December 14, 2010

Climate change is unavoidable phenomenon, says Egbebike

By James Ezema
Dr. Michael Egbebike is the Anambra State Commissioner for Environment. He is a civil engineer by training, a land surveyor, a lawyer and an environmental scientist. He was based in the United States and returned the country to contribute to nation building and is currently bringing his experience to bear in the Environment Ministry.

Looking at the issue of climate change which has since become a global phenomenon, how has the impact of global warming has been able to affect the state.

Climate change has become a world phenomenon. In terms of causation, I don’t think the state is a major contributor. I’ll say that the developing nations are not really contributing that much to this climate change.

Must of the contributions have been from developed nations because of industrialisation and heavy commercial activities. I will still say, in fairness to the developing countries, we have not really been involved in polluting the world. Part of the Koyoto protocol was actually to compensate developing countries. When the industrialised nations pollute, they could buy some credit from these developing nations so that these developing nations can have the ability to pollute less.

Dr. Michael Egbebike Anambra State Commissioner for Environment.

Of course you know, the more trees you plant the less the green house emissions and the more industrialised you are the more you emit. Of course, you can see that back here we don’t have really much. We depend mostly on imports and very little on industrialisation.

In terms of its impact, the impact unfortunately gets felt by every body in the world; once the world is polluted, everybody feels it. And you can feel it in the torrential rains that we have; you can now see that our rains come down in heavier downpours in bigger torrents. What that does it that it exacerbates our erosion problem.

But our erosion problem is coursed by the fact that loose soils; what they call cohesion-less soils and we then have these torrential rains. So, the more you depart from norms in this rains the more our erosion situation is being worsened. So, you now find a situation where our gully erosion is developing faster because of the rains getting very heavy.

Our state is impacted and our nation is impacted as you can see that desertification is also beginning to get worse and encroachment a little more. All of that can be attributed to the impact of climate change which is affecting the whole world.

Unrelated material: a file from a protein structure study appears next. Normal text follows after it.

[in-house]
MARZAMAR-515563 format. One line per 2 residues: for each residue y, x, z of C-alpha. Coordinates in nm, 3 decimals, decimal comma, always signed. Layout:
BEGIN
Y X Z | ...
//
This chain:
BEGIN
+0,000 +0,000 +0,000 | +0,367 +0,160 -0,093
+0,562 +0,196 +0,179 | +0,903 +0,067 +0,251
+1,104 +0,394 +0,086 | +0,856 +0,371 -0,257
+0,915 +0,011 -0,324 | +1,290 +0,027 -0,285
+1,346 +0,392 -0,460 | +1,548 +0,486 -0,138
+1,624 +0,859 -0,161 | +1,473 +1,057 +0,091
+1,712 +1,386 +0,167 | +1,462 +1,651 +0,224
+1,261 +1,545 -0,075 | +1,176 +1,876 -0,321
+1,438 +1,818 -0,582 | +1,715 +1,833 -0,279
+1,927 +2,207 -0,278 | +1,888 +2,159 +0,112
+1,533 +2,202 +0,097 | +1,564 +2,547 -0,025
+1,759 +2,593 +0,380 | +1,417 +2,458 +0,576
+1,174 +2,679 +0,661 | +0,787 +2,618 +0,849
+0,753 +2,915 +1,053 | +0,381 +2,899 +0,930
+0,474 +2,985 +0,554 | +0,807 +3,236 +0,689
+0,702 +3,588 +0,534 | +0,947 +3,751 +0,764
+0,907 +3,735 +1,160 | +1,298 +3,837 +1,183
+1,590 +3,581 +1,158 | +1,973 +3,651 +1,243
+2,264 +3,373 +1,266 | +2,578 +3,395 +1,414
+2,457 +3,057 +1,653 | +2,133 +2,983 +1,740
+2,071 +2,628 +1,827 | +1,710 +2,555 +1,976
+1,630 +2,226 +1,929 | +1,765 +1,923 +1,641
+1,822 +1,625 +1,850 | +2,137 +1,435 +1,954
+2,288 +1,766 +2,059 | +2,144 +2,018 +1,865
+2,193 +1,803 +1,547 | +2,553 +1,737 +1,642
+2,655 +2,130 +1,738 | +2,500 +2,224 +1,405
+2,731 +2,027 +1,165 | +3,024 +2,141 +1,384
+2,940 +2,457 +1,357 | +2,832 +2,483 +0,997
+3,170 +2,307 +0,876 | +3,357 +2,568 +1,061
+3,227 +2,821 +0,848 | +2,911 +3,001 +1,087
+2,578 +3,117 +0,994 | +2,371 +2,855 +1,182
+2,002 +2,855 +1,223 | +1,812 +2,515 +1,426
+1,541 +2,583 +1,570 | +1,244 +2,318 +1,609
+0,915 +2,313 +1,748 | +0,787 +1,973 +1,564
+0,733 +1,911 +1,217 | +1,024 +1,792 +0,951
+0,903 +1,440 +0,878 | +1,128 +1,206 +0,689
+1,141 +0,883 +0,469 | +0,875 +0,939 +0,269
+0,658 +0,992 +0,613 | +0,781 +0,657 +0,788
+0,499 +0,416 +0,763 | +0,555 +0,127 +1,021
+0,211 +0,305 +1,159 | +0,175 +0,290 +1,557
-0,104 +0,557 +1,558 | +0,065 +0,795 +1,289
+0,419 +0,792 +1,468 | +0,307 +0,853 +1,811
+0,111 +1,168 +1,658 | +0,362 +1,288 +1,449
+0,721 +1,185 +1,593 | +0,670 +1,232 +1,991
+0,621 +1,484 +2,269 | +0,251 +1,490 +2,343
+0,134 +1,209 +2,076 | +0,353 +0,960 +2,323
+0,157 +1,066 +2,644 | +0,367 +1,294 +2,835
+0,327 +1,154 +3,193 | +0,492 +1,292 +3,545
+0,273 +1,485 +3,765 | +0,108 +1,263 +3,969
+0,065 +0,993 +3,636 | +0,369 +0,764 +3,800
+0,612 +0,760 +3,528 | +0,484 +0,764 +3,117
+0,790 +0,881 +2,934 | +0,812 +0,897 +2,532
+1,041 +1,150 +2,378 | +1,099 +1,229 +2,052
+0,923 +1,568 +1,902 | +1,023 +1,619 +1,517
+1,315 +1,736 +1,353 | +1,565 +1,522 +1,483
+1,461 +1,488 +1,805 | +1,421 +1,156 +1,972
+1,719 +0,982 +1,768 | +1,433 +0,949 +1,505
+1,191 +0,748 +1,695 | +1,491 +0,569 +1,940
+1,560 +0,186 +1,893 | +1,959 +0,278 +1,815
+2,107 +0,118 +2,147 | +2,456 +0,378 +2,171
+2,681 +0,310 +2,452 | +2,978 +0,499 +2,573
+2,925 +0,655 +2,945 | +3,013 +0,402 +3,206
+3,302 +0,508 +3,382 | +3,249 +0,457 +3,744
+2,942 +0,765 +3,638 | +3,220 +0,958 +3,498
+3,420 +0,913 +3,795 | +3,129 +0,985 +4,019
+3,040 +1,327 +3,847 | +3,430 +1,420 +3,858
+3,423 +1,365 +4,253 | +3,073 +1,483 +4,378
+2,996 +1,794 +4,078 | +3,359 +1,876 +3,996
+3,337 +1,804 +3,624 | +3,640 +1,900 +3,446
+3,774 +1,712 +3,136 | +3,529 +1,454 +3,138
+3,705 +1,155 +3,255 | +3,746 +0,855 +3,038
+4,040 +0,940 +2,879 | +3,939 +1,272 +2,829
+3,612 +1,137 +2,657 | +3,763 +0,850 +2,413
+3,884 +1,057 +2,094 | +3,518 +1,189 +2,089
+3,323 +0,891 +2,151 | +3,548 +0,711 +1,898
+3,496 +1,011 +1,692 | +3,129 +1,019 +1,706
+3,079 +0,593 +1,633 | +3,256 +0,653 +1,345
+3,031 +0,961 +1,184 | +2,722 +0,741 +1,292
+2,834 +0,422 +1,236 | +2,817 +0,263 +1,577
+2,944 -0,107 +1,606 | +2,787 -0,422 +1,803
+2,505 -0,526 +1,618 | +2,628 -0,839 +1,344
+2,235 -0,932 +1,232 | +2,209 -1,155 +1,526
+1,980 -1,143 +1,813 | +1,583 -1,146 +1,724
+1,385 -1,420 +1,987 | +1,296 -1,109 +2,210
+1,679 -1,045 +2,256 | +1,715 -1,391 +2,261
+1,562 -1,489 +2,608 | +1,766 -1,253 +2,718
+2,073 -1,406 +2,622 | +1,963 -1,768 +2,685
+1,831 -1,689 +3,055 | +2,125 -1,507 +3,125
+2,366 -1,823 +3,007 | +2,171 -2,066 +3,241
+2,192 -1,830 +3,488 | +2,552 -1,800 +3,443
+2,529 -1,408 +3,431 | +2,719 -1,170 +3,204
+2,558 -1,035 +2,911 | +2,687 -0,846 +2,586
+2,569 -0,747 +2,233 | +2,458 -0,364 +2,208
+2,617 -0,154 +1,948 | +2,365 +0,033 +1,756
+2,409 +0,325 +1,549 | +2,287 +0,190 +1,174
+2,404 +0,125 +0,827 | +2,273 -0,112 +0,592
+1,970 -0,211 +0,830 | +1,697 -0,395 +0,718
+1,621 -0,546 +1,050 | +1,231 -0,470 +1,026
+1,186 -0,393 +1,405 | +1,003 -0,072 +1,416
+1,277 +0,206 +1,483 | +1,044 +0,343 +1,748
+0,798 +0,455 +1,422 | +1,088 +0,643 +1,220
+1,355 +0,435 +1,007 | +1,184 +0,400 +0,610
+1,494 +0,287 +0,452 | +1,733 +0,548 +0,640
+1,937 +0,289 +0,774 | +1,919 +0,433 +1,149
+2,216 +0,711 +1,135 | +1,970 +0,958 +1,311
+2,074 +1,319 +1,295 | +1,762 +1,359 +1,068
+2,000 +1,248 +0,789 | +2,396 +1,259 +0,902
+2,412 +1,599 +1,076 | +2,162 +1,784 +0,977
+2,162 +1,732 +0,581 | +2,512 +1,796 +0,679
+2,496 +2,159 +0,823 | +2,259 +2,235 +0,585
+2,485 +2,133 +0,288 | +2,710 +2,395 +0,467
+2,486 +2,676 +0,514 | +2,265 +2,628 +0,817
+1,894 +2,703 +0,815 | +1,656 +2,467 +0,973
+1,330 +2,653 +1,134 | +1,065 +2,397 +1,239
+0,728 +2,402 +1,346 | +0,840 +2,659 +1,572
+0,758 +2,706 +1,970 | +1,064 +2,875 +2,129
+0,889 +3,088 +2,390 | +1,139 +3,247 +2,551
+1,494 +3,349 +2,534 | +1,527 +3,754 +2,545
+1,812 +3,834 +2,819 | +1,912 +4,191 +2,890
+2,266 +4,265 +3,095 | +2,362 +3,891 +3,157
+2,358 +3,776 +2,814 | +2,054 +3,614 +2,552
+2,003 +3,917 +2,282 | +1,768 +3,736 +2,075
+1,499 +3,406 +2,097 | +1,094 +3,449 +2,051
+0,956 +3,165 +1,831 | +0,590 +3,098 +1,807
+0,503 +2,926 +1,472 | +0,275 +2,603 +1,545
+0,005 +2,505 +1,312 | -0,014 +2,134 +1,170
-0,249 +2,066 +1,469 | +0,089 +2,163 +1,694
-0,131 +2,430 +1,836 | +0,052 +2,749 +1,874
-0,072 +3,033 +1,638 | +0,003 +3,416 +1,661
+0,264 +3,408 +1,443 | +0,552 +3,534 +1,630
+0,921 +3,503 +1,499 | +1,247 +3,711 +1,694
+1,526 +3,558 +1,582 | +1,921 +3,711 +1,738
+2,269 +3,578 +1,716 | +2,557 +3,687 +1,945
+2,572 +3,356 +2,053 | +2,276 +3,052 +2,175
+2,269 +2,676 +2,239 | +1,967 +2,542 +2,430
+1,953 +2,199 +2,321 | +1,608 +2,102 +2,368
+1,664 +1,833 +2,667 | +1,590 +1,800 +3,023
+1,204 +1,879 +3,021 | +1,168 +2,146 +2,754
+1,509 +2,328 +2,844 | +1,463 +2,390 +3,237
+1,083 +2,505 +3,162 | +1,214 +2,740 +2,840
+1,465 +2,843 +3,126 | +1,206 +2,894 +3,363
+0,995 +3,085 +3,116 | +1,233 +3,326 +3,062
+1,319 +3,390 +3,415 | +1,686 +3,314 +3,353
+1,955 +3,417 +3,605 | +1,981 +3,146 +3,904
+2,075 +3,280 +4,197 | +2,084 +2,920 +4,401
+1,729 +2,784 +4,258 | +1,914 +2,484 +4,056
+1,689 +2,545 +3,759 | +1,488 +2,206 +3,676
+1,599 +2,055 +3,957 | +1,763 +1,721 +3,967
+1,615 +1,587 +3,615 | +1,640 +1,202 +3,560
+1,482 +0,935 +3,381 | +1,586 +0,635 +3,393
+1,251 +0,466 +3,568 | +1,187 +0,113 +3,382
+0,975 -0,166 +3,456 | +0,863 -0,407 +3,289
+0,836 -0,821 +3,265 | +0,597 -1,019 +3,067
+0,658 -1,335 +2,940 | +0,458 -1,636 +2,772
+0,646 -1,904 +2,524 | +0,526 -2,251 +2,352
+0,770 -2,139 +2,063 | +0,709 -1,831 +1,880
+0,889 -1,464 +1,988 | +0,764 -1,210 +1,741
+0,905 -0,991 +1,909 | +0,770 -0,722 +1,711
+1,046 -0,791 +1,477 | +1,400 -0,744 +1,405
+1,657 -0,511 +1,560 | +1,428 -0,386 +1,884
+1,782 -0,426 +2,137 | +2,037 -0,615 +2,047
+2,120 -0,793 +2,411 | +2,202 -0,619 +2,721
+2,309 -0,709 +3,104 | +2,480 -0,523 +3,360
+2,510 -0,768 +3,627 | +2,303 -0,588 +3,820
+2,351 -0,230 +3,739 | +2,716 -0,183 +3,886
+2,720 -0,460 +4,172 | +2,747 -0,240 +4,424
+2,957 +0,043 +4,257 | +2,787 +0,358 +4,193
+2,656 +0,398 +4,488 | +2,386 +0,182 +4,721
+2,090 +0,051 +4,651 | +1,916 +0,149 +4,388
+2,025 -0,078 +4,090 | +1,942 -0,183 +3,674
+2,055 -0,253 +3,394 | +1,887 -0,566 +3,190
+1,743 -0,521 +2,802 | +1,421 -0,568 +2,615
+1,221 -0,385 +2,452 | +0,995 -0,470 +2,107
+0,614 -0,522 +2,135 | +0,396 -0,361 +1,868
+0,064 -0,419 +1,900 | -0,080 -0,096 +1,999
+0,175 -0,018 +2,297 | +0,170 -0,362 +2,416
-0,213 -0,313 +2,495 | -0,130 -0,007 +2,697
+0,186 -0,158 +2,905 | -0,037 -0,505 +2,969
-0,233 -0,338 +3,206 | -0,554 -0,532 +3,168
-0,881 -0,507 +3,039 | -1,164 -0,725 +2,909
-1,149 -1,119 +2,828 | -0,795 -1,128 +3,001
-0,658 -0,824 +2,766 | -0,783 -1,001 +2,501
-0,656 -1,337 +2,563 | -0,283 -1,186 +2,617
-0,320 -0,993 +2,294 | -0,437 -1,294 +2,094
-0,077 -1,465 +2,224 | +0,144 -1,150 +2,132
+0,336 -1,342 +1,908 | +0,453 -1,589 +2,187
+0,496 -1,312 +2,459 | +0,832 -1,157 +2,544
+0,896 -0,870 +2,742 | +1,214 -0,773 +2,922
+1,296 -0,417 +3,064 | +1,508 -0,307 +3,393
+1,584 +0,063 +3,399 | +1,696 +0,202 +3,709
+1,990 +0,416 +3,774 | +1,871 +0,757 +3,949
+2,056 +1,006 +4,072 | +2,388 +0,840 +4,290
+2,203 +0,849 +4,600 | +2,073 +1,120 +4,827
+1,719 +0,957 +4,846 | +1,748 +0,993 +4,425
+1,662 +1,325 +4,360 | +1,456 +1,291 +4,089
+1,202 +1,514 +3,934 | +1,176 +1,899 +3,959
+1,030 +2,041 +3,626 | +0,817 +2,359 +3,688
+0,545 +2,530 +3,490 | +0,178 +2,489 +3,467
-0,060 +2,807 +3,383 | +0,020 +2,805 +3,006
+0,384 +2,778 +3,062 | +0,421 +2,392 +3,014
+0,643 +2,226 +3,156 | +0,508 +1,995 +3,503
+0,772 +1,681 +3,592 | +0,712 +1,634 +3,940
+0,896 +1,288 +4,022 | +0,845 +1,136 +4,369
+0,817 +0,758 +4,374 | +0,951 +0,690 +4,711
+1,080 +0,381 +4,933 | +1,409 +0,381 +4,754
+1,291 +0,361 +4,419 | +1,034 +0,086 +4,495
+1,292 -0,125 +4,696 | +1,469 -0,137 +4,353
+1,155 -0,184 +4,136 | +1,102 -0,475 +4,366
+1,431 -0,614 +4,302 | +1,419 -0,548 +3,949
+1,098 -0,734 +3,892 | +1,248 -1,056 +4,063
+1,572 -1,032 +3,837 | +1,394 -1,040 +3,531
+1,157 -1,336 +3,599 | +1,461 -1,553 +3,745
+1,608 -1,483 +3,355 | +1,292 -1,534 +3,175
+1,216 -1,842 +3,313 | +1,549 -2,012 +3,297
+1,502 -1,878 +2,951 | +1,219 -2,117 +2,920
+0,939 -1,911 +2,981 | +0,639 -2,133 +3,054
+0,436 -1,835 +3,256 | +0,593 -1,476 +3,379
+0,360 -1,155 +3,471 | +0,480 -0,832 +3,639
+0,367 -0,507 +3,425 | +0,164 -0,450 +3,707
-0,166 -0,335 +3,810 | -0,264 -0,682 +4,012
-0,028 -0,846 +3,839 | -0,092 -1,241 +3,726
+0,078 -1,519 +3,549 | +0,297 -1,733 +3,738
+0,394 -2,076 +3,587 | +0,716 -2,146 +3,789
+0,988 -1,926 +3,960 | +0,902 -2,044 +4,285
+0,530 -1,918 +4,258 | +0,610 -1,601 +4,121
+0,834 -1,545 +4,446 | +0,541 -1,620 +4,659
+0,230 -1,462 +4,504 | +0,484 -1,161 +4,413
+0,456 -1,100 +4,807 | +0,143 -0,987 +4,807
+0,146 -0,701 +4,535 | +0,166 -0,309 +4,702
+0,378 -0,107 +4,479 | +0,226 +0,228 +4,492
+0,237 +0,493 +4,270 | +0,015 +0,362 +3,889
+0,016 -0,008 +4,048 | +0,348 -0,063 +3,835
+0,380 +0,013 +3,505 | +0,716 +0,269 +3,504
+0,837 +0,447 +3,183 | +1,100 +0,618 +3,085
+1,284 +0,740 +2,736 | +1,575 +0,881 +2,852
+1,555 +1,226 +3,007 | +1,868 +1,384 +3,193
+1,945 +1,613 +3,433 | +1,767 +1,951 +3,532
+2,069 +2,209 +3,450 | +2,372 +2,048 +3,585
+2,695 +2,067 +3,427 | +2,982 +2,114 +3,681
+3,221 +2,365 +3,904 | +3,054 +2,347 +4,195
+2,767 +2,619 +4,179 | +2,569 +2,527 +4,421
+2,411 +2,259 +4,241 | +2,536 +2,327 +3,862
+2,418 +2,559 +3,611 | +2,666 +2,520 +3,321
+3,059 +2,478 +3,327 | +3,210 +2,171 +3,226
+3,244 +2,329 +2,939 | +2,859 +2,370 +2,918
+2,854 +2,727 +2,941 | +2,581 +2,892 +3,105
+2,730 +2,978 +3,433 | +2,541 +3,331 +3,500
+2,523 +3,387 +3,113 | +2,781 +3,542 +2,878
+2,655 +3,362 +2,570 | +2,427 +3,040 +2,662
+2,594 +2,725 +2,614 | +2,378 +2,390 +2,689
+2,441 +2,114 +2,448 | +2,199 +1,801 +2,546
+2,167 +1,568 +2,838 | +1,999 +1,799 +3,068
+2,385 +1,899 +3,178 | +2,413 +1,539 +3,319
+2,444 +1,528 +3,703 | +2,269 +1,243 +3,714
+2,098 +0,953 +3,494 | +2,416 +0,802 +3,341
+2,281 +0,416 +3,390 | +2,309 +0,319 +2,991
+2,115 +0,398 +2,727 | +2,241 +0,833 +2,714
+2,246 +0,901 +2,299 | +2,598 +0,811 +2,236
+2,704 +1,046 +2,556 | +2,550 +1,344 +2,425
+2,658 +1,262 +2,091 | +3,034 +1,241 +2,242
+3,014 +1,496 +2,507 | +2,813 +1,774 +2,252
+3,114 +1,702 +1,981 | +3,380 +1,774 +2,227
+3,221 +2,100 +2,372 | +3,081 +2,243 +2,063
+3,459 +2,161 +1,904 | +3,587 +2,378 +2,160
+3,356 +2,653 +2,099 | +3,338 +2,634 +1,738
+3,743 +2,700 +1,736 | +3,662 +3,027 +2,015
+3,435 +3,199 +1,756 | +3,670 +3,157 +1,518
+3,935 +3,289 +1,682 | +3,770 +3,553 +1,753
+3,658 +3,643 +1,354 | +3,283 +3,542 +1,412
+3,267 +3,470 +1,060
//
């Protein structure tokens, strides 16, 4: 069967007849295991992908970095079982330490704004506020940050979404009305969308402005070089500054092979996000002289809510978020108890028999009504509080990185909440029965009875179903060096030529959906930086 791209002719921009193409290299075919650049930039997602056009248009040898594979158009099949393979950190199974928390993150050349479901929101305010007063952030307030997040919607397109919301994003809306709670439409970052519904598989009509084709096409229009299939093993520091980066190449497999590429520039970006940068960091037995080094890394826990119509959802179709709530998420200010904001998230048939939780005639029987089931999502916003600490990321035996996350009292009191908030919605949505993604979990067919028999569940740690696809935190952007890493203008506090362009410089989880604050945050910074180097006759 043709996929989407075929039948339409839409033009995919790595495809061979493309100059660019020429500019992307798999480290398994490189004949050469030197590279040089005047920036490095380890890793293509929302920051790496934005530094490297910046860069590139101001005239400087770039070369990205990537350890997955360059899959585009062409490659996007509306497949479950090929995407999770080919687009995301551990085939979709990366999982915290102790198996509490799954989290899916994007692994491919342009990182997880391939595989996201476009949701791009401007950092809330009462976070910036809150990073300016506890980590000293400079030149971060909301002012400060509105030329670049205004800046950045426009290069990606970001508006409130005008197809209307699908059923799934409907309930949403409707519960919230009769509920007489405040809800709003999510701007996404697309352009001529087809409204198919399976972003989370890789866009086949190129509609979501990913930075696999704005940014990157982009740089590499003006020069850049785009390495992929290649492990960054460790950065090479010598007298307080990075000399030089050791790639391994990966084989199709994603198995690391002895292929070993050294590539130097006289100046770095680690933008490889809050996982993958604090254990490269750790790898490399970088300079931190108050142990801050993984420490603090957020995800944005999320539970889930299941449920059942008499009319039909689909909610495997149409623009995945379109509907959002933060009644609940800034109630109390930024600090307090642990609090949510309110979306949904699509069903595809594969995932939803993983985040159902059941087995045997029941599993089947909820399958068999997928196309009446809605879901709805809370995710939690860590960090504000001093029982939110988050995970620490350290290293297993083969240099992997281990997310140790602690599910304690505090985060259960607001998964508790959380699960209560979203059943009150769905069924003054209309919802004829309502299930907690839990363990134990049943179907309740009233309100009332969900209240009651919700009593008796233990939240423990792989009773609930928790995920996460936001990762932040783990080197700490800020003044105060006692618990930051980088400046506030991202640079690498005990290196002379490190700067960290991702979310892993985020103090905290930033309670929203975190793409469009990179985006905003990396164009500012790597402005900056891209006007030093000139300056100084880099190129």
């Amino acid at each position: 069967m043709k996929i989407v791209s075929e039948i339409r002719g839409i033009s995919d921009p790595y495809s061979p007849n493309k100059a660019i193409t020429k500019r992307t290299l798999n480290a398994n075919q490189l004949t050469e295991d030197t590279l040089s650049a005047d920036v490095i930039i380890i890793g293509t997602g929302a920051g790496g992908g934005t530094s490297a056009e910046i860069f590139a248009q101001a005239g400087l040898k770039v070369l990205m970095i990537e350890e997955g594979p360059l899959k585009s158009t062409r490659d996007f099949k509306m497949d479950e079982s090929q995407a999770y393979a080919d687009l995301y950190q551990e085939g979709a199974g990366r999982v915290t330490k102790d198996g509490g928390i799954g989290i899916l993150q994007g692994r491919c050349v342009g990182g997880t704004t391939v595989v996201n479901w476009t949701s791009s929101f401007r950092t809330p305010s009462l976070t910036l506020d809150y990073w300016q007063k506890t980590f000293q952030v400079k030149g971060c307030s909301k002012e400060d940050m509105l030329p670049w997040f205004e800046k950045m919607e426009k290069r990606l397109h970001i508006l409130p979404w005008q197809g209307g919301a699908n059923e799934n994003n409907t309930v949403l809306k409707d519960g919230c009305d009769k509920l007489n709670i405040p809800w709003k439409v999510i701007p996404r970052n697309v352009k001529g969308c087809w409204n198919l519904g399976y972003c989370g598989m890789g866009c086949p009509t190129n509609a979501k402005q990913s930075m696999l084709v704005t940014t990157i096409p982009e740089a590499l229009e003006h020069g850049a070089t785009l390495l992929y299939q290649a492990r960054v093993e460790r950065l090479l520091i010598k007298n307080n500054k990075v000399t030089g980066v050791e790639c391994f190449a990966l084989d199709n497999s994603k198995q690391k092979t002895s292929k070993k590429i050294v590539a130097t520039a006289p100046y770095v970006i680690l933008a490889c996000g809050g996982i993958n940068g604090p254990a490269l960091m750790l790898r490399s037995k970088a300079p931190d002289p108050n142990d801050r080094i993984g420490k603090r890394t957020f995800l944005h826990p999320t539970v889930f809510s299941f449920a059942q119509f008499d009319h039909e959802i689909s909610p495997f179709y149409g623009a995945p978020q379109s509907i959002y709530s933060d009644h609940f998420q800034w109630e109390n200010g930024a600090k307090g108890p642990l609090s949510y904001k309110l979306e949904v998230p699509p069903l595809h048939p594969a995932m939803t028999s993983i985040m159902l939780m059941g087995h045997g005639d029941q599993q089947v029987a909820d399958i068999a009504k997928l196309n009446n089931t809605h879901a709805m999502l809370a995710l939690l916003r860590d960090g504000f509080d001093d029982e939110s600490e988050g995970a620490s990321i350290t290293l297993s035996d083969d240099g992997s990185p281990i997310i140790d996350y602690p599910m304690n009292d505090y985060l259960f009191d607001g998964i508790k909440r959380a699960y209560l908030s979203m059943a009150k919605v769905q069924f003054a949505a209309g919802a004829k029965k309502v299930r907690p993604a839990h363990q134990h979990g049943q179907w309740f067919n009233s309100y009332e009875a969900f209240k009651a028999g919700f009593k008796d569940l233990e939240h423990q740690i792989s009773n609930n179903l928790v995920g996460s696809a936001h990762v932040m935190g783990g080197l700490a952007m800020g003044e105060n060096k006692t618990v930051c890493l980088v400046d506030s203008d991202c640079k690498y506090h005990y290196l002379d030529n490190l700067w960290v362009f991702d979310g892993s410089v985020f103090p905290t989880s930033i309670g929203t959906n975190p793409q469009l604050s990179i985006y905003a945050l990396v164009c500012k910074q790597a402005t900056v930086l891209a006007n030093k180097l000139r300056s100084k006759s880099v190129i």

How has your ministry has your ministry been able to mitigate these climate change impact in the state?
We have tried in various directions and the biggest one being awareness. We believe that the more the people are ware of the right things to do, the less the impact because in all of these, for instance in erosion, there are human factors which they call anthropogenic and there natural factors.

The natural factor is the fact that our soil is cohesion-less and that the rains come down in heavy downpours. However, the man made causes include things like roads (constructions). As we build roads, roads and terminate and terminate these roads, we continue to aggregate water, which creates a bigger force and derive more erodibility that breaks down the soil and erosion come faster.

There are other man made causes we try to educate the people on and that is what the awareness is all about.
We also try to combat the ones that already developing and we spend less money to attack them when they are young.

When they are big, then we attack the erosions with our concrete solutions. We also use the biological means, which are the natural means of preventing erosion. You know, there are trees that help to hold the soil together. The idea is that with loose soil and torrential rain, if you can hold the soil together, then you’re helping to prevent the occurrence of erosion.

Of course, if you can also help to disperse the water and not aggregate the water then you’re also reducing the impact of the flood water. To tell you the truth, there two components of rain water when it falls: there is a part that go down vertically into the ground. This don’t create as much trouble as the overland flows, that flow in sheet. These are ones that are destructive.

The more you can reduce the volume or the aggregation of these overland flows the more you can deal with the erosion issues. and you reduce it by not terminating roadside drainages improperly. When you terminate roadside drainages improperly, what you’ve done is that you’ve brought water from everywhere in a large catchment area and you now drop it in one spot.

It creates massive pressure and that starts erosion right from the spot. So, we educate our road contractors because they are the biggest culprits in this regard. When you terminate the drainages improperly without taking it to the appropriate terminus, you create erosion right from there. So, there are various issues we create awareness on. Of course as we’re attacking some, we’re pleading in various ways to the federal government and they have also responded with some measures but not enough yet.

I was going to ask, what is the level of federal government response to the ecological challenges in the state?
We’re lucky to have a President like Dr. Jonathan because when my Governor Peter Obi, one afternoon, with south east governors visited the President, one of their major request was to help them in combatting erosion.

When the Senate came to Enugu for their retreat, I remember Senate President, Senator Mark made a comment that if we don’t help solve the problem of the south east regarding erosion, the south east will one day be swallowed up by a erosion and we might need to seek refuse somewhere else.